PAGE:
“If Elisa wins, it’s like I win,” Sanguineti says. “I cry so much when Elisa wins. And Elisa, last year, when she was in Trek and I was in Valcar, when I won a race, she called me just to say, ‘Oh I am so happy for you.'”

For Balsamo, Sanguineti is like a balm. Her presence keeps Balsamo loose and locked in before races. And when racing becomes hectic in the closing kilometers, Balsamo knows that Sanguineti will be aggressive and put the team in the best position possible, consistently and reliably.

There’s a word that underpins everything they do: Trust. When the speeds increase and everyone else has tunnel vision for the finish line, Balsamo trusts Sanguineti to maneuver them safely and expertly in the pack, and Sanguineti trusts Balsamo to stick to her wheel, no matter what.

“When you’re within an inch of each other at high speed, there are not too many variables. You believe in yourselves, or you don’t,” Sanguineti says. “In a sense, you have to turn your brain off. Think as little as possible and rely on instinct. You’re focused only on yourself and who is following you. You focus on the goal and nothing else.”

“Following Ilaria, I have the feeling that we’re finding the best hole in the peloton to be in the best position,” Balsamo adds. “Then there’s the communication aspect. You have to understand each other immediately, with a gesture or a single word. There is no time to explain during the sprint.”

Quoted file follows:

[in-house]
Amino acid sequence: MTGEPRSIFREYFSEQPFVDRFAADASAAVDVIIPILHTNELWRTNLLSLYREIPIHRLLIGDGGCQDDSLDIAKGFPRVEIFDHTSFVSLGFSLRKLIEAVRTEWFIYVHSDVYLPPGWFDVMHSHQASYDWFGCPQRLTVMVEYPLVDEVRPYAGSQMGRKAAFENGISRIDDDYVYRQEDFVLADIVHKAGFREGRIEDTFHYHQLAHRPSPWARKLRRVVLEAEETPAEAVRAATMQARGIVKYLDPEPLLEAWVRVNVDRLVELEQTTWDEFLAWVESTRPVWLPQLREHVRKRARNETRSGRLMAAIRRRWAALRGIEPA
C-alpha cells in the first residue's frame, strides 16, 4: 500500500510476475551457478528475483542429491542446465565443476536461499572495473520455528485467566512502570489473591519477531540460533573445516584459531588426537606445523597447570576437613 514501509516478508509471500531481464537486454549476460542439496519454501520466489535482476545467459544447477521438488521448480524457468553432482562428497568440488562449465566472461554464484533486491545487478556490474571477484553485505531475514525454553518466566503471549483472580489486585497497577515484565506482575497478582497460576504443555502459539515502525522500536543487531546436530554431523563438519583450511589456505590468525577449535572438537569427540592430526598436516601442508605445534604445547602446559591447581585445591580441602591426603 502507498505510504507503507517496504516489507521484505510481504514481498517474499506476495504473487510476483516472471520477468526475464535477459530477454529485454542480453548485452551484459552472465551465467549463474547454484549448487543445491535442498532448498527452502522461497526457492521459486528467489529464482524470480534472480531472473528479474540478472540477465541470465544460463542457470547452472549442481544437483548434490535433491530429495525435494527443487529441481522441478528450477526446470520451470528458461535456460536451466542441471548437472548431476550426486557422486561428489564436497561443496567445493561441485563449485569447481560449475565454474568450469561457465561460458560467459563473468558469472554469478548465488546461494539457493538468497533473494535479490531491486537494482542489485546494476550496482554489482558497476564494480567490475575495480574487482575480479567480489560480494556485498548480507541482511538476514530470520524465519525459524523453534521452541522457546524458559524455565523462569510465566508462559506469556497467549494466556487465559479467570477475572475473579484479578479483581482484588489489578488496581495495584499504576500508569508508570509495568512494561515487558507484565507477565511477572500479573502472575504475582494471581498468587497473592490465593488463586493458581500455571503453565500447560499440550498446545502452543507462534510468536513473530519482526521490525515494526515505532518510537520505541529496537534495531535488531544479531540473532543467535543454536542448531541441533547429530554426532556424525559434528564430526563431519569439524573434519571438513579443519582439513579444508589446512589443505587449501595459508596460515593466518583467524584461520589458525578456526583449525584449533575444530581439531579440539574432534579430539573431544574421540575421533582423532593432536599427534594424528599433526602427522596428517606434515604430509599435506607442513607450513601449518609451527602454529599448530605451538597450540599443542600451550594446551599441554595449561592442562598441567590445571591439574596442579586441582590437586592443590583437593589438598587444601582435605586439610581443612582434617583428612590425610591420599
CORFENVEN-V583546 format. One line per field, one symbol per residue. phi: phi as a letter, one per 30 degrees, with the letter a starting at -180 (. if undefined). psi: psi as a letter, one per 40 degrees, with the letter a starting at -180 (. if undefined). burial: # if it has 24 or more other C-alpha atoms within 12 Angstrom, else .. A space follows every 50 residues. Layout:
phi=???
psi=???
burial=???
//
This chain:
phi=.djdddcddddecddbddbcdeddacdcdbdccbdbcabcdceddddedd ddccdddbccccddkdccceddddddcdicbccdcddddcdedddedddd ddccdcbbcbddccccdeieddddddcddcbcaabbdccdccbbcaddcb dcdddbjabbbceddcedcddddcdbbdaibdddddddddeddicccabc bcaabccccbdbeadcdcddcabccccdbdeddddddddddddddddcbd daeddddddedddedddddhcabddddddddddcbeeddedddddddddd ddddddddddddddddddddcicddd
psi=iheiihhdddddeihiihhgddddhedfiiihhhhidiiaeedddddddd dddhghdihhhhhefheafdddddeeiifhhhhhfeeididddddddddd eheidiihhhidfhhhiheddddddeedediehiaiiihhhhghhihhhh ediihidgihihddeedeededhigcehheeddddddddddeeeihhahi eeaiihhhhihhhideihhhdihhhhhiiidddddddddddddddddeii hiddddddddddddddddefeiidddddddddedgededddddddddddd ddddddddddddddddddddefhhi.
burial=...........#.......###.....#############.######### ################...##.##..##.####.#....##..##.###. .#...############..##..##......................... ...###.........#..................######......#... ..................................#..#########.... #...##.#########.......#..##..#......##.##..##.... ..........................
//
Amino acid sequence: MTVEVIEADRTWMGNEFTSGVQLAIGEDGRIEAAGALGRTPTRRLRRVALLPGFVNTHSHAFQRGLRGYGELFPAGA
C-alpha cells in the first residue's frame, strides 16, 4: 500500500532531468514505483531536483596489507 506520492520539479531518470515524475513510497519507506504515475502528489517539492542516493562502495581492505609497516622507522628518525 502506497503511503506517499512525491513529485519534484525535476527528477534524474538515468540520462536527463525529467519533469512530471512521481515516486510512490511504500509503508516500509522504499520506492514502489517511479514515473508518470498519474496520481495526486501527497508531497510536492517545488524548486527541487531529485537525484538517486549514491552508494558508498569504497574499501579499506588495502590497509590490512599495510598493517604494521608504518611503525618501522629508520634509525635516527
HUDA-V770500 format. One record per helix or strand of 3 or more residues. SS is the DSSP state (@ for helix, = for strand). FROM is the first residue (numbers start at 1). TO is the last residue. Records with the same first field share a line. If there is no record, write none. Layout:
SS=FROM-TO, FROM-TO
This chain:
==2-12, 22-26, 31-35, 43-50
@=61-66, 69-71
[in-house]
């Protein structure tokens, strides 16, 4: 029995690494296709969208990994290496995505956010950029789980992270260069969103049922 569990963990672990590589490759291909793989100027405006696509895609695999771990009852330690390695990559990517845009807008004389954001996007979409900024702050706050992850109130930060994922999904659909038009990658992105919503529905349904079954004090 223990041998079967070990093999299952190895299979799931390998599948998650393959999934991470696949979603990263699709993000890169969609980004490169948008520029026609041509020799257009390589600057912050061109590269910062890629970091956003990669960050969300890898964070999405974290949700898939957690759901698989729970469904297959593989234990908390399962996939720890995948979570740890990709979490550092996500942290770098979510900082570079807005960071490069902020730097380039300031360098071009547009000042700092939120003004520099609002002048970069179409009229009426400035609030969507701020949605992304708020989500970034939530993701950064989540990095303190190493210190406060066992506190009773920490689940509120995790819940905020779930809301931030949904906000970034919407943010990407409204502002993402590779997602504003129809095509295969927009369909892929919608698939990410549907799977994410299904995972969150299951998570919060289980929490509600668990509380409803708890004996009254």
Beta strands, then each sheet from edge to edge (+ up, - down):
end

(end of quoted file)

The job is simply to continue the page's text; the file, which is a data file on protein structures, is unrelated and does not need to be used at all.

It took her a while to trust me. The first few races she would always yell at me about what to do, and I would then talk back to her.

- Ilaria Sanguineti

That trust needed time to develop. When they first started racing together with Valcar, in 2018, Balsamo by her own admission could be overbearing. She was just 20 years old at the time. Sanguineti is four years older. Balsamo would push Sanguineti to up the pace sometimes 15-20 kilometers from the finish, and Sanguineti would have to tell the young rider to relax.

“It took her a while to trust me,” Sanguineti laughs. “The first few races she would always yell at me about what to do, and I would then talk back to her.”

Balsamo doesn’t dispute the recollection.